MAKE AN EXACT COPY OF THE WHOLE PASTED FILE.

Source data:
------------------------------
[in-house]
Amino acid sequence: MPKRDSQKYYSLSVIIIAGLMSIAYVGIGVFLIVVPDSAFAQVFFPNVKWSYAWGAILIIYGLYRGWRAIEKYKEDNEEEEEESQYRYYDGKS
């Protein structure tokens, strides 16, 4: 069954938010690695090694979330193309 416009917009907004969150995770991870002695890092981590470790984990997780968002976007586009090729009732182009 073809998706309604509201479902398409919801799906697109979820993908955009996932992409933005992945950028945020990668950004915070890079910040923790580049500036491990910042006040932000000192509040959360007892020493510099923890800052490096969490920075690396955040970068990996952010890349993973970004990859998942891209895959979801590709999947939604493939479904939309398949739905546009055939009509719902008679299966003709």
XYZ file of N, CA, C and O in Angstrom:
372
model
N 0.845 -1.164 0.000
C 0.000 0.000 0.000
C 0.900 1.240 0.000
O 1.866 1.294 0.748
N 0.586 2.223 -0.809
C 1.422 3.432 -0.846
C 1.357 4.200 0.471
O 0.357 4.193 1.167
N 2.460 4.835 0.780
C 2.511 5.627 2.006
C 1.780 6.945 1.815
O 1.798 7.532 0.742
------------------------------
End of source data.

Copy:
[in-house]
Amino acid sequence: MPKRDSQKYYSLSVIIIAGLMSIAYVGIGVFLIVVPDSAFAQVFFPNVKWSYAWGAILIIYGLYRGWRAIEKYKEDNEEEEEESQYRYYDGKS
């Protein structure tokens, strides 16, 4: 069954938010690695090694979330193309 416009917009907004969150995770991870002695890092981590470790984990997780968002976007586009090729009732182009 073809998706309604509201479902398409919801799906697109979820993908955009996932992409933005992945950028945020990668950004915070890079910040923790580049500036491990910042006040932000000192509040959360007892020493510099923890800052490096969490920075690396955040970068990996952010890349993973970004990859998942891209895959979801590709999947939604493939479904939309398949739905546009055939009509719902008679299966003709």
XYZ file of N, CA, C and O in Angstrom:
372
model
N 0.845 -1.164 0.000
C 0.000 0.000 0.000
C 0.900 1.240 0.000
O 1.866 1.294 0.748
N 0.586 2.223 -0.809
C 1.422 3.432 -0.846
C 1.357 4.200 0.471
O 0.357 4.193 1.167
N 2.460 4.835 0.780
C 2.511 5.627 2.006
C 1.780 6.945 1.815
O 1.798 7.532 0.742